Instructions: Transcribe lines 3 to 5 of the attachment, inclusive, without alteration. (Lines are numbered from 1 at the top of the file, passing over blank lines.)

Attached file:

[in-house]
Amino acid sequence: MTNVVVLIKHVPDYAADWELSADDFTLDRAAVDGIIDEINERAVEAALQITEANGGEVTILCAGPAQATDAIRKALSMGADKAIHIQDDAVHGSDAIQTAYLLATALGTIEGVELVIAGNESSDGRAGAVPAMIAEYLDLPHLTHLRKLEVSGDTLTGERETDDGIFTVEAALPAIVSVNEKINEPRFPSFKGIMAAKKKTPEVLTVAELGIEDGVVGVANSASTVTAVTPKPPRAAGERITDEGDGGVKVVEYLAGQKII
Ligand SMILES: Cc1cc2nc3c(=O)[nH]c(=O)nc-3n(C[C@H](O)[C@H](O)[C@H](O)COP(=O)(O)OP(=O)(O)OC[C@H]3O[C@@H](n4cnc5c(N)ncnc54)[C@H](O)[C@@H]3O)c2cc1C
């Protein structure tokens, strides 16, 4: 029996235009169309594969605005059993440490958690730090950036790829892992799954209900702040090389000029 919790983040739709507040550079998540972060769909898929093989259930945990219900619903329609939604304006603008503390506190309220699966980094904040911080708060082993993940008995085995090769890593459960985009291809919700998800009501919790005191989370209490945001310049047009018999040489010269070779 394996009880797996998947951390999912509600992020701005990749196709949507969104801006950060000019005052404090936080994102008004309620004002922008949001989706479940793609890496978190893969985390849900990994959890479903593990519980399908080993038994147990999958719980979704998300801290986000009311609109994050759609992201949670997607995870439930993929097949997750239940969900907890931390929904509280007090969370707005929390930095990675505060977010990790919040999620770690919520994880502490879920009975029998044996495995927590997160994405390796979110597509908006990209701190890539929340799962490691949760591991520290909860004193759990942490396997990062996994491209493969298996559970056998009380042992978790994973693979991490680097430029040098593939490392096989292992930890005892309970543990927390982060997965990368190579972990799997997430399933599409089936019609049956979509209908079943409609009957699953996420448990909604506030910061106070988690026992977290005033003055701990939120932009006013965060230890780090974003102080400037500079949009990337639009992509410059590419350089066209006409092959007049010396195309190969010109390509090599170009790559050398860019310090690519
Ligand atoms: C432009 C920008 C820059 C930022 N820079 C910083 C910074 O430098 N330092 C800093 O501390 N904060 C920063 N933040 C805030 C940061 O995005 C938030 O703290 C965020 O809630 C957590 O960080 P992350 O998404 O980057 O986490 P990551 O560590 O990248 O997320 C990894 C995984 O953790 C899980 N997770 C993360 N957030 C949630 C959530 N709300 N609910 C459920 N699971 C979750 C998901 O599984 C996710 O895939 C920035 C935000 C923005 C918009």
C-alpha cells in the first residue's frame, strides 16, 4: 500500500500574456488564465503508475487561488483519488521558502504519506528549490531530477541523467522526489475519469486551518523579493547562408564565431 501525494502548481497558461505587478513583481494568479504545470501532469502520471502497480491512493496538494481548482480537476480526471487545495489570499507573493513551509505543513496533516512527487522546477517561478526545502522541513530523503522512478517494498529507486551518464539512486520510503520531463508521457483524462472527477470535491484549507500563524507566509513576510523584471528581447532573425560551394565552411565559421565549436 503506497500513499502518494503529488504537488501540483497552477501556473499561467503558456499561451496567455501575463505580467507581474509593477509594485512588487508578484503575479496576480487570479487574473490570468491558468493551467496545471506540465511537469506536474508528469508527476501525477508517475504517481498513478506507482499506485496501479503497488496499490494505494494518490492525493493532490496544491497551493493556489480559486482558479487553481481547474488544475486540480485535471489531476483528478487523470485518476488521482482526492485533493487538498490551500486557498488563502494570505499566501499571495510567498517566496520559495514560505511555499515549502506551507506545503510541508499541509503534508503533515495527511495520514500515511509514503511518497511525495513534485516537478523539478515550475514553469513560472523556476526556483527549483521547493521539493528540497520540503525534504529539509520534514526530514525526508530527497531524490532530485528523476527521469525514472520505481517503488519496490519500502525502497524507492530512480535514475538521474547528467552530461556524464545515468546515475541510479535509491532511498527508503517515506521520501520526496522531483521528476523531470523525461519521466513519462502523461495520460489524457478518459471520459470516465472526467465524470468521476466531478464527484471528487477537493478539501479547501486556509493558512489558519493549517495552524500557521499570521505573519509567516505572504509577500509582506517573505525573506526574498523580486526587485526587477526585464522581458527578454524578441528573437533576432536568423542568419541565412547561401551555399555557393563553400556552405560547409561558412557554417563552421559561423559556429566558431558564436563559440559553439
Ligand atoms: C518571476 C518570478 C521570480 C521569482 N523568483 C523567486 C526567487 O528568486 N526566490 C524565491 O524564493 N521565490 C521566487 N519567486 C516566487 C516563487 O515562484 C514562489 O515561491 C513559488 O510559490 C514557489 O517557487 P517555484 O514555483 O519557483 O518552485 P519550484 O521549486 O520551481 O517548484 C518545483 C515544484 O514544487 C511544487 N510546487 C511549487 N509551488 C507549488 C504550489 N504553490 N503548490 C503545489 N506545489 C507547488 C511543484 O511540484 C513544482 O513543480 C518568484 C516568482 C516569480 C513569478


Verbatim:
Ligand SMILES: Cc1cc2nc3c(=O)[nH]c(=O)nc-3n(C[C@H](O)[C@H](O)[C@H](O)COP(=O)(O)OP(=O)(O)OC[C@H]3O[C@@H](n4cnc5c(N)ncnc54)[C@H](O)[C@@H]3O)c2cc1C
């Protein structure tokens, strides 16, 4: 029996235009169309594969605005059993440490958690730090950036790829892992799954209900702040090389000029 919790983040739709507040550079998540972060769909898929093989259930945990219900619903329609939604304006603008503390506190309220699966980094904040911080708060082993993940008995085995090769890593459960985009291809919700998800009501919790005191989370209490945001310049047009018999040489010269070779 394996009880797996998947951390999912509600992020701005990749196709949507969104801006950060000019005052404090936080994102008004309620004002922008949001989706479940793609890496978190893969985390849900990994959890479903593990519980399908080993038994147990999958719980979704998300801290986000009311609109994050759609992201949670997607995870439930993929097949997750239940969900907890931390929904509280007090969370707005929390930095990675505060977010990790919040999620770690919520994880502490879920009975029998044996495995927590997160994405390796979110597509908006990209701190890539929340799962490691949760591991520290909860004193759990942490396997990062996994491209493969298996559970056998009380042992978790994973693979991490680097430029040098593939490392096989292992930890005892309970543990927390982060997965990368190579972990799997997430399933599409089936019609049956979509209908079943409609009957699953996420448990909604506030910061106070988690026992977290005033003055701990939120932009006013965060230890780090974003102080400037500079949009990337639009992509410059590419350089066209006409092959007049010396195309190969010109390509090599170009790559050398860019310090690519
Ligand atoms: C432009 C920008 C820059 C930022 N820079 C910083 C910074 O430098 N330092 C800093 O501390 N904060 C920063 N933040 C805030 C940061 O995005 C938030 O703290 C965020 O809630 C957590 O960080 P992350 O998404 O980057 O986490 P990551 O560590 O990248 O997320 C990894 C995984 O953790 C899980 N997770 C993360 N957030 C949630 C959530 N709300 N609910 C459920 N699971 C979750 C998901 O599984 C996710 O895939 C920035 C935000 C923005 C918009």